[EM] Field of 15 Run for New Orleans Mayor

DEMOREP1 at aol.com DEMOREP1 at aol.com
Sun Jan 27 15:14:06 PST 2002

A report from political reality land about a multi-choice election.

How many choices would an *average* voter vote for if he/she had the chance 
to do so ???

Field of 15 Run for New Orleans Mayor


NEW ORLEANS (AP) - Few were willing to run for mayor while Marc Morial - a 
political personality so strong some call him ``Mayor Maximus'' - was still 
fighting for a third term. 

But after Morial failed in an October referendum to override city term 
limits, the race ballooned with 15 candidates who had only three months to 
campaign for the Feb. 2 primary. 

Now the candidates are battling for voters' attention with the Super Bowl, to 
be played the day after balloting, and early Mardi Gras parades. 

Deciding who to vote for ``is really hard because they all have a similar 
stance - they want to bring more business and improve education - so you have 
to look at their track record,'' said Dora Cullen, a 28-year-old real estate 

All the candidates run on the same ballot in the open primary. If no one gets 
more than half the vote, the top two go to a March 2 runoff. 

The instant front-runners were the police chief, two councilmen and a state 
senator who is bidding to be the city's first woman mayor. But recent 
newspaper endorsements have thrust into the mix a cable TV executive who owns 
the local minor league hockey team, according to recent polls. 

The big campaign issues involve the city's long-term economic slide. The only 
recent growth has been tourism, which means mostly low-paying service jobs. 

State Sen. Paulette Irons sought early on to portray herself as more credible 
in addressing perceived corruption and patronage than the three major 
candidates who are city insiders: councilmen Troy Carter and Jim Singleton 
and Police Chief Richard Pennington. 

But Cox Cable executive Ray Nagin also has been able to seize the mantle of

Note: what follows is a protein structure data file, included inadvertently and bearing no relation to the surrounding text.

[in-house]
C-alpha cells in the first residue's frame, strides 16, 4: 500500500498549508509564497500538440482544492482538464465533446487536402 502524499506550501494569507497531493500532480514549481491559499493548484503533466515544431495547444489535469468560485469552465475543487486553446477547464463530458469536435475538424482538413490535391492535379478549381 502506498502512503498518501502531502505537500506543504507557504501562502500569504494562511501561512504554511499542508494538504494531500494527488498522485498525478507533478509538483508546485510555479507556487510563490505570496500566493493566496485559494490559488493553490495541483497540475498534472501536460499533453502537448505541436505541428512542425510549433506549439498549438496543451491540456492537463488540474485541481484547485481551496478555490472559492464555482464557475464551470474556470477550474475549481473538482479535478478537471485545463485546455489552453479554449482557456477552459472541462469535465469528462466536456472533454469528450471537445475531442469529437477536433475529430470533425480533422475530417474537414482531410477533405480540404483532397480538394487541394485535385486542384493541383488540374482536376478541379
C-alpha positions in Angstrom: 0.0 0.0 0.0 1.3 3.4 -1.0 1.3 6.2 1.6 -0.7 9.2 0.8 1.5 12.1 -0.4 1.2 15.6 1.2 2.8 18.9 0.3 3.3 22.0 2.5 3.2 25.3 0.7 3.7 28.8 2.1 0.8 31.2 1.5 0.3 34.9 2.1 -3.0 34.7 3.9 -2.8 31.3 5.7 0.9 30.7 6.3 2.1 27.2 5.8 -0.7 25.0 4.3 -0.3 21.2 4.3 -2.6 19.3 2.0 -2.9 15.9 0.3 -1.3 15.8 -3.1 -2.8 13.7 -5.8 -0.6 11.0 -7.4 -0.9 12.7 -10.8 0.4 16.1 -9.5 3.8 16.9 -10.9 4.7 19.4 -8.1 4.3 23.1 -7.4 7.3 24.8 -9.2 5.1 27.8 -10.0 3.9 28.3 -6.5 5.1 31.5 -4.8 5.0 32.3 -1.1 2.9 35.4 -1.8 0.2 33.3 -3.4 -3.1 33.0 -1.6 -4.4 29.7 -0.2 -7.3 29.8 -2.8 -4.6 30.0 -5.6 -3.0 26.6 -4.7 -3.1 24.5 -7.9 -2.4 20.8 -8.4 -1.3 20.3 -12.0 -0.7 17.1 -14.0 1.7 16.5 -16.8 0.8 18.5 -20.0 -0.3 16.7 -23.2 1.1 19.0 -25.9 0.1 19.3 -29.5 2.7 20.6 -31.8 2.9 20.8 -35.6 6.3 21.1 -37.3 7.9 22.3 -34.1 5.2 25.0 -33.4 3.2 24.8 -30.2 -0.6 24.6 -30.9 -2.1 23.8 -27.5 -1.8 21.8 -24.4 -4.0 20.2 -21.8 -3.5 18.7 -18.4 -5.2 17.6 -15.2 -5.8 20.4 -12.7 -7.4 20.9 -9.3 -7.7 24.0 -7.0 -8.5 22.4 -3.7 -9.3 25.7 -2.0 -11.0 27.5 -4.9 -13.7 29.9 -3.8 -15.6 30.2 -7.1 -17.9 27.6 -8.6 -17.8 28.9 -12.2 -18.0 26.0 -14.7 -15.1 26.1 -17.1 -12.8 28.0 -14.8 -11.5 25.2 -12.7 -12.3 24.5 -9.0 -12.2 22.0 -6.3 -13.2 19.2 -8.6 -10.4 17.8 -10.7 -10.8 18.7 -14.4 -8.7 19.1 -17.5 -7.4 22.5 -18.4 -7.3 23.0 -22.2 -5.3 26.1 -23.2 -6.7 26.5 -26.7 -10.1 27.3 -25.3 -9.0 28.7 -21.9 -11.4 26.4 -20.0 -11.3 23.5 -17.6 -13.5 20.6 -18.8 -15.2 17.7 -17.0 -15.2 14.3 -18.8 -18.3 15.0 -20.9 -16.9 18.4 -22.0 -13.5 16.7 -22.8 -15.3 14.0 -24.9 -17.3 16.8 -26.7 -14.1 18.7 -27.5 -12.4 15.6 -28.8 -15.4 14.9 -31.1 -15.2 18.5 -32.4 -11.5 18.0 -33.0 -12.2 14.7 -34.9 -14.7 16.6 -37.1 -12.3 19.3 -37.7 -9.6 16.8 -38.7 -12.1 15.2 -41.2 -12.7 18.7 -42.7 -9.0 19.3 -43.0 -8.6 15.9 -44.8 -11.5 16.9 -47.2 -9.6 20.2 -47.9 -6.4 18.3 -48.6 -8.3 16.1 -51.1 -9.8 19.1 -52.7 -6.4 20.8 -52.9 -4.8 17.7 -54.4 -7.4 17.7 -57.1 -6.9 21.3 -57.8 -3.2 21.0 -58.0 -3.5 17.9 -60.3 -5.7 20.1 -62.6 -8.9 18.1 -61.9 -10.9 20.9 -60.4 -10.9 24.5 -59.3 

politically clean outsider with the help of glowing endorsements by The 
Times-Picayune and the city's arts and entertainment newspaper, Gambit 

``I think Pennington will be in the runoff, and the fight is among the other 
four to see who will be in there with him,'' said political analyst Ed 
Renwick of Loyola University. 

Pennington, 54, is popular because his hiring during Morial's first term 
marked the beginning of an era during which a number of corrupt police 
officers were rooted out and crime dropped. Because he came from Washington, 
D.C., some see him as an outsider who will bring a fresh approach. 

Others worry that Pennington, who supported Morial's third-term effort, could 
turn out to be a Morial crony. But Pennington has the backing of U.S. Rep. 
William Jefferson, a local Democrat who is not known as a Morial ally. 

A state attorney general's report this month said Irons, a lawyer, violated 
ethics law by performing full-time work for the Orleans Parish Recorder of 
Mortgages while a state senator. Irons said it was part-time, and the state 
ethics board found no wrongdoing. 

Irons, 48, also was criticized for campaign ads that vaguely portray her 
brother as a victim of ``the violence of the streets.'' He was killed in a 
shootout with police while attempting to flee a robbery scene. 

Still, Irons' popularity remains intact, largely because she built a 
political and legal career after growing up dirt poor. And slightly more than 
half of the city's registered voters are women. 

Nagin, 45, is seen as a successful business and family man who can handle 
multimillion-dollar budgets. His outsider status is tenuous, however; two of 
his partners in the New Orleans Brass hockey team are in Morial's inner 

Carter, 38, also grew up in poverty but in recent years opened several cafes. 
Supporters tout him as a vibrant and successful businessman while critics 
question his growing wealth since being elected in 1994 to the council, which 
pays only $42,500 a year. Carter said much of his family's new wealth stems 
from his wife's six-figure salary as a TV news anchor. 

Singleton, a councilman for more than two decades, is respected for his 
knowledge of the city budget process. However, his age, 68, and a speech 
impediment are portrayed as drawbacks in a job that requires a high public 

The underdogs include a funeral home director, the owner of a California 
recruiting firm who grew up here and a minister who's also a state 

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